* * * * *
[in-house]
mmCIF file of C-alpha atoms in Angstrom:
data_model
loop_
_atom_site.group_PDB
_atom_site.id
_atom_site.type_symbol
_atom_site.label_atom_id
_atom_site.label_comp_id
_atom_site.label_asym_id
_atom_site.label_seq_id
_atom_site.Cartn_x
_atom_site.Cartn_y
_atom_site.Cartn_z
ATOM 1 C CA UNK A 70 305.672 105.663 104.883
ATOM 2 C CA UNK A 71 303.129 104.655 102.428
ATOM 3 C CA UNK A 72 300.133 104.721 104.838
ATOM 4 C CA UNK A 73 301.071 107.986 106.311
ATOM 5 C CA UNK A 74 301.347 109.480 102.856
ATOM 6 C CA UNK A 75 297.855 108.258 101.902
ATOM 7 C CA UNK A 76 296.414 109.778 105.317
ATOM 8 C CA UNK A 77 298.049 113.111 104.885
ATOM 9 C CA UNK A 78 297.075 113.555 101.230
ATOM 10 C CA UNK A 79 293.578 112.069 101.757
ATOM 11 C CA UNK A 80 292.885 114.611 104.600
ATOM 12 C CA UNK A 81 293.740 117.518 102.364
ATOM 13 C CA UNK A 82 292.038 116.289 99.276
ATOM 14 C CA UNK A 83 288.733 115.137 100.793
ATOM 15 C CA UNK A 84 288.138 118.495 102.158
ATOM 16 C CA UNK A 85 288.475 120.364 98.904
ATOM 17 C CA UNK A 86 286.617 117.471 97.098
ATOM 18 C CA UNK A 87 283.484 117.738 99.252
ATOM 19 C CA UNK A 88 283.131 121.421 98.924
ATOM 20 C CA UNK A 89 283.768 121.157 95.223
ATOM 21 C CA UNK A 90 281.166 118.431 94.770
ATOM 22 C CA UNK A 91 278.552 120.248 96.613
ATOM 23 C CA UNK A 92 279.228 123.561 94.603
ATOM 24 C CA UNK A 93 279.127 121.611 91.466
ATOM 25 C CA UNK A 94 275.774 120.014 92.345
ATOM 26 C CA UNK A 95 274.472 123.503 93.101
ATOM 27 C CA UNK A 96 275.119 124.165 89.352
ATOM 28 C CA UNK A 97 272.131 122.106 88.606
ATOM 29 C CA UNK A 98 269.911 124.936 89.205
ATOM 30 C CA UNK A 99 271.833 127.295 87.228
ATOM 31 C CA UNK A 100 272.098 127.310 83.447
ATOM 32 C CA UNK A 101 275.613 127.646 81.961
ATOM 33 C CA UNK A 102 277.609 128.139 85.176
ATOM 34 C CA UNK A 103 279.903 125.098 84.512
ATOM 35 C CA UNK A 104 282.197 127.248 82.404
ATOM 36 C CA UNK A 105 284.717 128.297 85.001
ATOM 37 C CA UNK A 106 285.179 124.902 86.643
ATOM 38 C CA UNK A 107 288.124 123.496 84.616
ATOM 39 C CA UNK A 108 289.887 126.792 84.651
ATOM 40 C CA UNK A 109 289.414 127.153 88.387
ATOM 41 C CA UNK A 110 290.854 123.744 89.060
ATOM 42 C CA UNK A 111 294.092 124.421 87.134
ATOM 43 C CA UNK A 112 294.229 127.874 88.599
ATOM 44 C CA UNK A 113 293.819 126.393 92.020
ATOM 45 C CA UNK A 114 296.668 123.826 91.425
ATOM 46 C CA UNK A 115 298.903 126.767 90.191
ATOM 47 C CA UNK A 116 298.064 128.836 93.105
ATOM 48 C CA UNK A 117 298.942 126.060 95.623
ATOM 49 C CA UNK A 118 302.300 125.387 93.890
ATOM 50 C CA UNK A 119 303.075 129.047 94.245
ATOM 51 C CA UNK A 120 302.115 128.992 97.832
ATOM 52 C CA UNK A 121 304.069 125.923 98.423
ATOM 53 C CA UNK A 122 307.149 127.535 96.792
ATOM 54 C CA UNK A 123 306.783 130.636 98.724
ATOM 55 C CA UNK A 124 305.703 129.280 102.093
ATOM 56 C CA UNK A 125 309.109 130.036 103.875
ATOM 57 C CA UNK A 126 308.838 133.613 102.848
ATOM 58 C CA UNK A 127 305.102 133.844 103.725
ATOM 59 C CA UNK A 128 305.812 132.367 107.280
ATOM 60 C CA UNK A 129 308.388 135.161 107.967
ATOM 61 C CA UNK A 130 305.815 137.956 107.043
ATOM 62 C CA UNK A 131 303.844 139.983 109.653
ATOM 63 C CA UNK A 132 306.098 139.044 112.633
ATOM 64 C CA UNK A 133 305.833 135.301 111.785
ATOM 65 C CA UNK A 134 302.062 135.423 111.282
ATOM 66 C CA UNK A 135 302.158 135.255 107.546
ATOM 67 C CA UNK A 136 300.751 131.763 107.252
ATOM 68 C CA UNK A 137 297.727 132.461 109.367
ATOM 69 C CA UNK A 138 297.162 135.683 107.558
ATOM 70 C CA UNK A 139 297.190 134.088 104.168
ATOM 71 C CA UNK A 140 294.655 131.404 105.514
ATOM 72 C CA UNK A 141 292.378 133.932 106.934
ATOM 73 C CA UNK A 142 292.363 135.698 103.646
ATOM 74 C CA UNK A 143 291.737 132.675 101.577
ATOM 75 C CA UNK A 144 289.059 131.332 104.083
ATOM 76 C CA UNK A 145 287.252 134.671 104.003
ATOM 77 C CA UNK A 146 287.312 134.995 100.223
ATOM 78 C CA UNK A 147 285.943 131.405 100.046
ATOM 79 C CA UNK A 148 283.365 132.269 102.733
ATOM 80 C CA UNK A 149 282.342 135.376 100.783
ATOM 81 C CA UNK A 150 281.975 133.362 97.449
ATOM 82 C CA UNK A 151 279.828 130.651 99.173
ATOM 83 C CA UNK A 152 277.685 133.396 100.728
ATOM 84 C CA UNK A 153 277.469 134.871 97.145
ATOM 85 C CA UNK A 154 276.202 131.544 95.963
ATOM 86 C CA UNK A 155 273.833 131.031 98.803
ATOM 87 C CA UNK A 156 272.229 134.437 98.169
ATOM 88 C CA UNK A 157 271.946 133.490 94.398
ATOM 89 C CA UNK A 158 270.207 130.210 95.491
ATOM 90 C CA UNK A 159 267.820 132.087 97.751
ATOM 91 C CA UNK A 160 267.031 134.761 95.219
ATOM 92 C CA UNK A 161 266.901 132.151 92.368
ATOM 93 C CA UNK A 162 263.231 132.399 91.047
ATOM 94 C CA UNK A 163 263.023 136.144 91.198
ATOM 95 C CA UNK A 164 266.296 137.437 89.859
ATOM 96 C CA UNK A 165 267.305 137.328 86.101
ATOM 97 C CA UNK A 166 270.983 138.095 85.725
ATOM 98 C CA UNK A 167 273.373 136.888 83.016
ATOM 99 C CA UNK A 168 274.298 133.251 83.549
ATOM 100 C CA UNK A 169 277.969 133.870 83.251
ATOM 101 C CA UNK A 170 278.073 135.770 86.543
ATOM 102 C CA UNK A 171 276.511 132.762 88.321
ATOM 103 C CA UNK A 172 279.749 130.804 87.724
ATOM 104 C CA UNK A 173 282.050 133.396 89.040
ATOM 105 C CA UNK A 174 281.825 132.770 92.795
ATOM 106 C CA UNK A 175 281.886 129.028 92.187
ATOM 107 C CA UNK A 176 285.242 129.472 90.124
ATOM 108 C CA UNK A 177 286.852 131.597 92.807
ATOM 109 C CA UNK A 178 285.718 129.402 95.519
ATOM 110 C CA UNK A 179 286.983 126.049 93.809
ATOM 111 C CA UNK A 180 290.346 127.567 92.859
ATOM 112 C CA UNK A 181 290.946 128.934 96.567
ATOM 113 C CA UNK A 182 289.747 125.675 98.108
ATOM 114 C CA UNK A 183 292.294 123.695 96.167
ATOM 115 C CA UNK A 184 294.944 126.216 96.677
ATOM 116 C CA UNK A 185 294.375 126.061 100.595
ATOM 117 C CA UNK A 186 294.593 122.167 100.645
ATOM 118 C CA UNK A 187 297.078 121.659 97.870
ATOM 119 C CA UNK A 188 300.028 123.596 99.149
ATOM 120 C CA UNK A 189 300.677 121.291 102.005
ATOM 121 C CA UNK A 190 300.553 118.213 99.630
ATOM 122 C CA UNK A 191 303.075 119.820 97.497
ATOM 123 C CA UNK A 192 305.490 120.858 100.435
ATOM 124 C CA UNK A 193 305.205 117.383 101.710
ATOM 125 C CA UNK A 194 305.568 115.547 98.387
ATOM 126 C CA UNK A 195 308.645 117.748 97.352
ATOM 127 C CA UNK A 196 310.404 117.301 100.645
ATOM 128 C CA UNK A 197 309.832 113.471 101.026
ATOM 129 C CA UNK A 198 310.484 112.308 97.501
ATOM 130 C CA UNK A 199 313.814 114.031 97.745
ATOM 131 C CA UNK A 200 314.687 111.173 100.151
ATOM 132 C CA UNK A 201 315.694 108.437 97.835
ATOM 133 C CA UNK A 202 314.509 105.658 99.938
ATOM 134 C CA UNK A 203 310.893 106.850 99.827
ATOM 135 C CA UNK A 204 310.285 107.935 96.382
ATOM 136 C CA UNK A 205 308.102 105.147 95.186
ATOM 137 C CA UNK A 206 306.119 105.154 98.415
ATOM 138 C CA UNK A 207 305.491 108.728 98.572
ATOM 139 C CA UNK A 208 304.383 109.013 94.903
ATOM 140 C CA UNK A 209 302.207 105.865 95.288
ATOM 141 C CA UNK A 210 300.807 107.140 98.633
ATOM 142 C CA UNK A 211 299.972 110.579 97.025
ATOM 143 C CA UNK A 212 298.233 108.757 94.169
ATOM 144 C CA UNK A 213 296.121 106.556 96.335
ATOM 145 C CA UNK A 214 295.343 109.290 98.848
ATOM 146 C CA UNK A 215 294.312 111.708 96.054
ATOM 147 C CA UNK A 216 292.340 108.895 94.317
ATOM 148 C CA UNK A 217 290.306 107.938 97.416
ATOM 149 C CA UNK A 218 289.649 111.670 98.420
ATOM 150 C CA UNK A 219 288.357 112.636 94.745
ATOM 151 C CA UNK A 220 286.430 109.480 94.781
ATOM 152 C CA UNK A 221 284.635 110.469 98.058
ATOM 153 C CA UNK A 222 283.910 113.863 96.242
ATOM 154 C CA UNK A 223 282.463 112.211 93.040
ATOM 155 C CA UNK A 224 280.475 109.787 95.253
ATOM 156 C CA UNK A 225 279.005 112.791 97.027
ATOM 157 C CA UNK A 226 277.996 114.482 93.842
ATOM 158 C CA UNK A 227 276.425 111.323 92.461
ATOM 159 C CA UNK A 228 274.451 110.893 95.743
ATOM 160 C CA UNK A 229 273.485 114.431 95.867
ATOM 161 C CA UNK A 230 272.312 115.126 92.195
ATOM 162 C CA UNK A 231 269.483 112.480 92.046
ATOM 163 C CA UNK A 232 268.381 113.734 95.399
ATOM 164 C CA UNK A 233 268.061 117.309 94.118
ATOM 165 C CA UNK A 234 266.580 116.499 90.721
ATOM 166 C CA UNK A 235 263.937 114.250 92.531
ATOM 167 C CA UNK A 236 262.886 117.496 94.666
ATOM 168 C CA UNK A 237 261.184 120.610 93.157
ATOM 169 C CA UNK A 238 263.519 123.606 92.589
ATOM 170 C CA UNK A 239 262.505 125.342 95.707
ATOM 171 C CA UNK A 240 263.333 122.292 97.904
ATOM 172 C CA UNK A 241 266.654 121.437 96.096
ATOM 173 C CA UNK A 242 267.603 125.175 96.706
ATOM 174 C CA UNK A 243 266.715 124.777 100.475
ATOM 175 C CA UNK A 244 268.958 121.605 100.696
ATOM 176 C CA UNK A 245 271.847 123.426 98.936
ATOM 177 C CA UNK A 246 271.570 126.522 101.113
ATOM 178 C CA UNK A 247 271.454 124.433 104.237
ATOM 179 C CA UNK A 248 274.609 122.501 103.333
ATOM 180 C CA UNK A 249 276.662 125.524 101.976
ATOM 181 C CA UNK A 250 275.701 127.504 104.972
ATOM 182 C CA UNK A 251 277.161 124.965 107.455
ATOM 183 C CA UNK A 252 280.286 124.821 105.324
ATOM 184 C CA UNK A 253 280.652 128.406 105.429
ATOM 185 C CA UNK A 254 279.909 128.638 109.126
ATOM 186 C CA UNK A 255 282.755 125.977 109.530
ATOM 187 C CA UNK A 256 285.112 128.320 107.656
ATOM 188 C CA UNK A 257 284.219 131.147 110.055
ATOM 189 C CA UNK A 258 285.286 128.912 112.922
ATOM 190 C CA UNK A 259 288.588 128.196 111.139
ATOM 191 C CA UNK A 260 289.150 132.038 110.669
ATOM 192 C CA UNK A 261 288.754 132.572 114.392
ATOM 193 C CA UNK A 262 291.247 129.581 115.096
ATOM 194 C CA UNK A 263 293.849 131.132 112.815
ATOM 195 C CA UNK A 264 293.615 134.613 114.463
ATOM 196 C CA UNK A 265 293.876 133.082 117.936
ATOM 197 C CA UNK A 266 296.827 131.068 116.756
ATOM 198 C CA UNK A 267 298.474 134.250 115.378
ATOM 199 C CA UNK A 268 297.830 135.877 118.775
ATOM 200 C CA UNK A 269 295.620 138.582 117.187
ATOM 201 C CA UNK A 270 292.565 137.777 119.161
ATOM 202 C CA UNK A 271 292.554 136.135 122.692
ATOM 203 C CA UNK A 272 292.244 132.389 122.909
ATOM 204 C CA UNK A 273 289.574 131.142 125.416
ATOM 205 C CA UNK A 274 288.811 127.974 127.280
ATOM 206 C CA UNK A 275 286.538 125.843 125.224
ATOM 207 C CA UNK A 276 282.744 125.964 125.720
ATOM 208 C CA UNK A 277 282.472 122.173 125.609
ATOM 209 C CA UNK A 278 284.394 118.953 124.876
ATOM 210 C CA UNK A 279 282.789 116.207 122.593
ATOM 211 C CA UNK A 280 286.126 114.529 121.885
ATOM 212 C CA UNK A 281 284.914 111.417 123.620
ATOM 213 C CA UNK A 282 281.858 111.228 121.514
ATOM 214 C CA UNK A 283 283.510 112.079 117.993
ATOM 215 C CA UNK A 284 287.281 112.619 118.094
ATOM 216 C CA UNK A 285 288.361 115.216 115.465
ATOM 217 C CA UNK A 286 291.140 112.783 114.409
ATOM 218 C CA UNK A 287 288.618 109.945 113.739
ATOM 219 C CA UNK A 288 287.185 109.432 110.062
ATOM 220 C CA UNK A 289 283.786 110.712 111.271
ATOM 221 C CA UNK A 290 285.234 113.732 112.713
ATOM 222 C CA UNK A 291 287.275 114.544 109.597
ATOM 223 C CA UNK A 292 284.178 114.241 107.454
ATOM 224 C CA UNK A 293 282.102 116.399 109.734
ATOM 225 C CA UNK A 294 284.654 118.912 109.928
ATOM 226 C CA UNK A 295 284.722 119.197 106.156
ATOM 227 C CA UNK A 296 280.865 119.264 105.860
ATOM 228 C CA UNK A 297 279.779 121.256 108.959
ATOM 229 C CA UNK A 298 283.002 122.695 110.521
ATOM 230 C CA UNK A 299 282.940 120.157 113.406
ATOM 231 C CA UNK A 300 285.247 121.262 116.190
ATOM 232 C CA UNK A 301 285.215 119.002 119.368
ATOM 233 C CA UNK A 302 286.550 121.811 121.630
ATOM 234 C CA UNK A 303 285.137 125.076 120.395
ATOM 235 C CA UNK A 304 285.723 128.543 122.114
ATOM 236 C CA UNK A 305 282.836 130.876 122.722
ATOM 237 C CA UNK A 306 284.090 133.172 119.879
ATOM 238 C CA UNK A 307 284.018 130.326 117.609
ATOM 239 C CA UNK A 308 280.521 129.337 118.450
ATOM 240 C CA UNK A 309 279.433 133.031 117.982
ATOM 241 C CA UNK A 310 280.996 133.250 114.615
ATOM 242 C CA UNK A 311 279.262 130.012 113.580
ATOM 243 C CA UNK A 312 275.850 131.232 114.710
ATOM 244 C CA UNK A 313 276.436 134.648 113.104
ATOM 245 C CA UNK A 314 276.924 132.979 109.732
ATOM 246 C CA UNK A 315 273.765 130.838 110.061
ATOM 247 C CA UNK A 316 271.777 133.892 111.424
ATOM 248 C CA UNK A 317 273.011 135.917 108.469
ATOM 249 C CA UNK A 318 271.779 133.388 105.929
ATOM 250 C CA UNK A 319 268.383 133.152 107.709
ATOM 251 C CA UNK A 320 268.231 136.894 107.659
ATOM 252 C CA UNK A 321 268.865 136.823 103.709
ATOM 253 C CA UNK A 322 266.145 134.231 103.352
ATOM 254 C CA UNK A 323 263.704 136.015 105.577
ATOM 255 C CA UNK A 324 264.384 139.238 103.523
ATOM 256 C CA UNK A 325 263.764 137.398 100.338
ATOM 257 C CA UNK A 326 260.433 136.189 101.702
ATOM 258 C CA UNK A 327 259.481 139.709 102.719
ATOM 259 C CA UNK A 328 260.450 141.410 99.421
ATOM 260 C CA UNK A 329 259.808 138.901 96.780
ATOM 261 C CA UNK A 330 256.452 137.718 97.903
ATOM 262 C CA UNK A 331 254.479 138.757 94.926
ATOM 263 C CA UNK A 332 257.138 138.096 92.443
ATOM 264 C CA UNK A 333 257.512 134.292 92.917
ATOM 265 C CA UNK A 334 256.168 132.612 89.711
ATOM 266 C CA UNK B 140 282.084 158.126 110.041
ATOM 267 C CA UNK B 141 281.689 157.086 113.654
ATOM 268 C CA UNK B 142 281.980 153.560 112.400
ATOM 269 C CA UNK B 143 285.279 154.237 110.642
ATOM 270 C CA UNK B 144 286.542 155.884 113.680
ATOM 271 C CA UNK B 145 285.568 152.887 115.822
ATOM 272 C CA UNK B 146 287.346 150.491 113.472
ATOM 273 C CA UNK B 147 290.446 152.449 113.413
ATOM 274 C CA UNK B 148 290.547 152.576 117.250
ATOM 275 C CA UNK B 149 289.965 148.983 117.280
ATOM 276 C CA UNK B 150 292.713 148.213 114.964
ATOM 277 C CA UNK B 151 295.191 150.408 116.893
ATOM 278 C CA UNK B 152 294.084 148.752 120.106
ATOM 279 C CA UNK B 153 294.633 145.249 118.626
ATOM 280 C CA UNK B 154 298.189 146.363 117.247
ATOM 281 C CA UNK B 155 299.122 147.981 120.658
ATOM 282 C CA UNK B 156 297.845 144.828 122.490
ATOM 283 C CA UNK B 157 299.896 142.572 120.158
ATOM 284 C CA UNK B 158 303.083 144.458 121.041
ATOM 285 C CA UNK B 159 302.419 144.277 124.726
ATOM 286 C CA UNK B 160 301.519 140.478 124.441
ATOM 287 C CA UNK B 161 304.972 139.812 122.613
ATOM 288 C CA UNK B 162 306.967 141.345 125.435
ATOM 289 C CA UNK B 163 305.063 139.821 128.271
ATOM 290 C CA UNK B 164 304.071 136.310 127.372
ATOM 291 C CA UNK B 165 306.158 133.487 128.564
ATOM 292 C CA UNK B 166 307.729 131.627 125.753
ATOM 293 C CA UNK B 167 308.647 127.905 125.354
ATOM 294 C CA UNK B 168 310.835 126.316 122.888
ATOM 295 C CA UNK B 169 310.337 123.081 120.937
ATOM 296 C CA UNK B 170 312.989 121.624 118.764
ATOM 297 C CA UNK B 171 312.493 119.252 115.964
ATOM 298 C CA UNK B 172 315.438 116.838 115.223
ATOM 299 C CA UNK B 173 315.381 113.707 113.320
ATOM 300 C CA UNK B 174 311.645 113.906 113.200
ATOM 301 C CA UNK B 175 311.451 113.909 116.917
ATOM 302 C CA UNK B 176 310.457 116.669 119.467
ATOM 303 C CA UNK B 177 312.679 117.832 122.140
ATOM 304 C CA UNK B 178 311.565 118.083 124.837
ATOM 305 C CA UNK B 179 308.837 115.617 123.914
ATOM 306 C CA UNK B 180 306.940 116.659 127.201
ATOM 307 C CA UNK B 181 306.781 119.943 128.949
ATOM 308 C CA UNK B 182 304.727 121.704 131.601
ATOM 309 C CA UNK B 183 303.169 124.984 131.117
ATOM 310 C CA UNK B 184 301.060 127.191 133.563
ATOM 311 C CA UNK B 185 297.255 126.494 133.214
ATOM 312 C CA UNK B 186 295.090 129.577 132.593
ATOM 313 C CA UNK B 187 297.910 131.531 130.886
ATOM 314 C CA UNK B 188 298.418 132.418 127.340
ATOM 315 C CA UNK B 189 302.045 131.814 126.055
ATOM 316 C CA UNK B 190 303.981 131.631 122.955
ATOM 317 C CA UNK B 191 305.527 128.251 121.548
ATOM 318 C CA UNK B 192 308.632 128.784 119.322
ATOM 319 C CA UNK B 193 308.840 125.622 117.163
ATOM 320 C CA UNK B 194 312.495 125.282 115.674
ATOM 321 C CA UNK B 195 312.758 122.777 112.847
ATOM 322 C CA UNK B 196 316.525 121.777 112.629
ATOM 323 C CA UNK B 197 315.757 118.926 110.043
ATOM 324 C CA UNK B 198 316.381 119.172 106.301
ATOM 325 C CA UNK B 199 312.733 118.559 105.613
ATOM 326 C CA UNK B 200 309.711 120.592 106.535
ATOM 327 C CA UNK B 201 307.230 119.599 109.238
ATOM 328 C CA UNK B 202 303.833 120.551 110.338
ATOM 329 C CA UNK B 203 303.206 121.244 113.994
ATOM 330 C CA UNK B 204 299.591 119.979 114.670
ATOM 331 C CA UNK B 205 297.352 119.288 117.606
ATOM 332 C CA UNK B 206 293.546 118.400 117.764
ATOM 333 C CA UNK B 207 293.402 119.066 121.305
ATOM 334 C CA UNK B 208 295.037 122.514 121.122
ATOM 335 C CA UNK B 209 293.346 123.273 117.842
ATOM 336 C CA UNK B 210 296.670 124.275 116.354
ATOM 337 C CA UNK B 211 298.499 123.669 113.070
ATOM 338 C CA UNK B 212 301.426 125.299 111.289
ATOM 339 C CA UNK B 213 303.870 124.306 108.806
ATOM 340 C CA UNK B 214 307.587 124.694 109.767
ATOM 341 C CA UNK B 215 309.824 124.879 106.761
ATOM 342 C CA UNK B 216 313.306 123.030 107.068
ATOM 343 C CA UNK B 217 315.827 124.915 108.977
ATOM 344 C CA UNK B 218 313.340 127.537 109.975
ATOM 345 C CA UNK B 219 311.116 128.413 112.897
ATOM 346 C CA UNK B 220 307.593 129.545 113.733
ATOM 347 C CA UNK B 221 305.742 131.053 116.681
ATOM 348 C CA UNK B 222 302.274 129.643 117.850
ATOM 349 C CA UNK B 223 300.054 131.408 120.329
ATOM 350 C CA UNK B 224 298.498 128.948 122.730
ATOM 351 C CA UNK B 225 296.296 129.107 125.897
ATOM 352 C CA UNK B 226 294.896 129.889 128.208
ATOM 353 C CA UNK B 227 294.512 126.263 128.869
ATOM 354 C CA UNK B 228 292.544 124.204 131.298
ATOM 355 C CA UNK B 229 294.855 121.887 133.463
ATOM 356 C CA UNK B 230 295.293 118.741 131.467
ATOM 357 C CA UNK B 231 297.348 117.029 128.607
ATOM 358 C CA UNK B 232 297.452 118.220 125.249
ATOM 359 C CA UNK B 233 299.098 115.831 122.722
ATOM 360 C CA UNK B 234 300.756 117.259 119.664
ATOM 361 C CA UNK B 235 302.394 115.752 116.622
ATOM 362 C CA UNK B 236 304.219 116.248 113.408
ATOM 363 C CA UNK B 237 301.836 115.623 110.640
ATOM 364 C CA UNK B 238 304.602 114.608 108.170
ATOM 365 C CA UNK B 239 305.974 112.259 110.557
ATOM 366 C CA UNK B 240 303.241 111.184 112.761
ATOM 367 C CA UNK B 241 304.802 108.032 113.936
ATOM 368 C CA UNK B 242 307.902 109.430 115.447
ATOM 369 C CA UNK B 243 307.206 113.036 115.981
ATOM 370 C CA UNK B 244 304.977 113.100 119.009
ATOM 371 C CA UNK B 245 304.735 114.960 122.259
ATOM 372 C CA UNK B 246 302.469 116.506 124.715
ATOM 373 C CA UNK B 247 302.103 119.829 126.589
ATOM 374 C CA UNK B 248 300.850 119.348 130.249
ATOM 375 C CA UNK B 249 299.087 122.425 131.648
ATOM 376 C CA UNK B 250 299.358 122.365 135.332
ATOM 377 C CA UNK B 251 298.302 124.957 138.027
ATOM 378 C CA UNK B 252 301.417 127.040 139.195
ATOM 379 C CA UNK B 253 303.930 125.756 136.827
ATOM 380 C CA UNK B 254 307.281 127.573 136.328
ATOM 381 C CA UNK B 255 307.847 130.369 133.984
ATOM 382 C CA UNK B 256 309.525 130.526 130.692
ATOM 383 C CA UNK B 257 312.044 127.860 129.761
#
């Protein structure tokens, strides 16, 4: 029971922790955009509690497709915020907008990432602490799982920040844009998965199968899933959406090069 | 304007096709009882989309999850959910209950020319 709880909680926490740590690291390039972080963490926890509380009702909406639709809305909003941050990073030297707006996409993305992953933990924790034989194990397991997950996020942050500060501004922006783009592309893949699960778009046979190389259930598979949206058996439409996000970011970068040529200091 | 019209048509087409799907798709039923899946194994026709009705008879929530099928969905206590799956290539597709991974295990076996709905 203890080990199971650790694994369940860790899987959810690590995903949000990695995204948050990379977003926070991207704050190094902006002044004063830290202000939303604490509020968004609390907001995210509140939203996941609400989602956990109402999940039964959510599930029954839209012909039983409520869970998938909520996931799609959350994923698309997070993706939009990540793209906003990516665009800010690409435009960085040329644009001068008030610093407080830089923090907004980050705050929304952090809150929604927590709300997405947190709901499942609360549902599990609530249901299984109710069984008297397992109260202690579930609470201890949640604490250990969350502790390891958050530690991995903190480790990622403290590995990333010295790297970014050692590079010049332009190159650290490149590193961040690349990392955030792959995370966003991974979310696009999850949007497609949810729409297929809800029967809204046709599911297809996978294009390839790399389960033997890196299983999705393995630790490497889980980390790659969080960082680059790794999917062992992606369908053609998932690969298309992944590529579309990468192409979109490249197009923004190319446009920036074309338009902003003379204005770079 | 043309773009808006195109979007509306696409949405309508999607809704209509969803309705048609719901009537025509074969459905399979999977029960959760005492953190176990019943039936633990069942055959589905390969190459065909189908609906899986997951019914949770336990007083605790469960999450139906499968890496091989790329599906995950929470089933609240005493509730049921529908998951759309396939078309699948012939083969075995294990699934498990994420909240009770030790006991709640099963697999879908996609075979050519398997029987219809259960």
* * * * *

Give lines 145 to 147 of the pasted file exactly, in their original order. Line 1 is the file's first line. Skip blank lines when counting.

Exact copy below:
ATOM 131 C CA UNK A 200 314.687 111.173 100.151
ATOM 132 C CA UNK A 201 315.694 108.437 97.835
ATOM 133 C CA UNK A 202 314.509 105.658 99.938